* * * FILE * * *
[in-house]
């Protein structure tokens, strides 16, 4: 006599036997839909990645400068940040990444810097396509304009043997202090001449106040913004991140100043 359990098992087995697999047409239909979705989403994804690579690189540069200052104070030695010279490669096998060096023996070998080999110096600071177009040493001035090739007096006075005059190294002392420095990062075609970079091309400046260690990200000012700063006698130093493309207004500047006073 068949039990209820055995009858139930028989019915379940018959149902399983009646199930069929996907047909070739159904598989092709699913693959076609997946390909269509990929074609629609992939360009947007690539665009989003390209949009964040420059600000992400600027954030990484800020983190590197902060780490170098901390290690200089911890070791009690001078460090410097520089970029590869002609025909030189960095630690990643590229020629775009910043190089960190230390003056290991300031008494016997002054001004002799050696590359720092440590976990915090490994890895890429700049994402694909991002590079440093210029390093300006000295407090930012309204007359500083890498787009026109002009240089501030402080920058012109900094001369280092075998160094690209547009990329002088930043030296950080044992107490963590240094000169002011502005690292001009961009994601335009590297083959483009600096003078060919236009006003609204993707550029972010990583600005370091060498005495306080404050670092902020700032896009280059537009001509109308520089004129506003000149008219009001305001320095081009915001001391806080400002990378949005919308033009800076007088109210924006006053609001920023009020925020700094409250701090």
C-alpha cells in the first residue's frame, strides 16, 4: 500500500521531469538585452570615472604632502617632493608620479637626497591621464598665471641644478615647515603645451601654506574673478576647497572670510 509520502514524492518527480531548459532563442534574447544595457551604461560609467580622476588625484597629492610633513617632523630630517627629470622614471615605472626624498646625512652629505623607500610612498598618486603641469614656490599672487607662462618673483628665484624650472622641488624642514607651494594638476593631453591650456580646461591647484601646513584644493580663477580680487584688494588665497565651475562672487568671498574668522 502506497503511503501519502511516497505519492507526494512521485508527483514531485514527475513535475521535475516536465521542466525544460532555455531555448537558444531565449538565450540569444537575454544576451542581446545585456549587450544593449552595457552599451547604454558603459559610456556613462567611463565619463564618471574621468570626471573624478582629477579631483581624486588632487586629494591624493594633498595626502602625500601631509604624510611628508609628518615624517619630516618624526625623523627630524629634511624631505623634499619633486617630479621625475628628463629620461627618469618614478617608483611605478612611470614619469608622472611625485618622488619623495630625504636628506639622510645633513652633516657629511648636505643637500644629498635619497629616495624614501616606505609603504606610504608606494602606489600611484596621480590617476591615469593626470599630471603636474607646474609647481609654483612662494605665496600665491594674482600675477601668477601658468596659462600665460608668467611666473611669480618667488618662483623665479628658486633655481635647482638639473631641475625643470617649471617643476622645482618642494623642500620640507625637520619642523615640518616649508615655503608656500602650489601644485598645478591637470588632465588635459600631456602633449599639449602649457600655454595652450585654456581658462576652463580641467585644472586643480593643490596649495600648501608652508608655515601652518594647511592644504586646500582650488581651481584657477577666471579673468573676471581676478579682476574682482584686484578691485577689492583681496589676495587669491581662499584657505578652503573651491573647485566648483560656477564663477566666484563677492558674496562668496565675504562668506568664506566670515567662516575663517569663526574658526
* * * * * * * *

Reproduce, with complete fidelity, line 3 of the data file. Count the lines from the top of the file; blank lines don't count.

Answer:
C-alpha cells in the first residue's frame, strides 16, 4: 500500500521531469538585452570615472604632502617632493608620479637626497591621464598665471641644478615647515603645451601654506574673478576647497572670510 509520502514524492518527480531548459532563442534574447544595457551604461560609467580622476588625484597629492610633513617632523630630517627629470622614471615605472626624498646625512652629505623607500610612498598618486603641469614656490599672487607662462618673483628665484624650472622641488624642514607651494594638476593631453591650456580646461591647484601646513584644493580663477580680487584688494588665497565651475562672487568671498574668522 502506497503511503501519502511516497505519492507526494512521485508527483514531485514527475513535475521535475516536465521542466525544460532555455531555448537558444531565449538565450540569444537575454544576451542581446545585456549587450544593449552595457552599451547604454558603459559610456556613462567611463565619463564618471574621468570626471573624478582629477579631483581624486588632487586629494591624493594633498595626502602625500601631509604624510611628508609628518615624517619630516618624526625623523627630524629634511624631505623634499619633486617630479621625475628628463629620461627618469618614478617608483611605478612611470614619469608622472611625485618622488619623495630625504636628506639622510645633513652633516657629511648636505643637500644629498635619497629616495624614501616606505609603504606610504608606494602606489600611484596621480590617476591615469593626470599630471603636474607646474609647481609654483612662494605665496600665491594674482600675477601668477601658468596659462600665460608668467611666473611669480618667488618662483623665479628658486633655481635647482638639473631641475625643470617649471617643476622645482618642494623642500620640507625637520619642523615640518616649508615655503608656500602650489601644485598645478591637470588632465588635459600631456602633449599639449602649457600655454595652450585654456581658462576652463580641467585644472586643480593643490596649495600648501608652508608655515601652518594647511592644504586646500582650488581651481584657477577666471579673468573676471581676478579682476574682482584686484578691485577689492583681496589676495587669491581662499584657505578652503573651491573647485566648483560656477564663477566666484563677492558674496562668496565675504562668506568664506566670515567662516575663517569663526574658526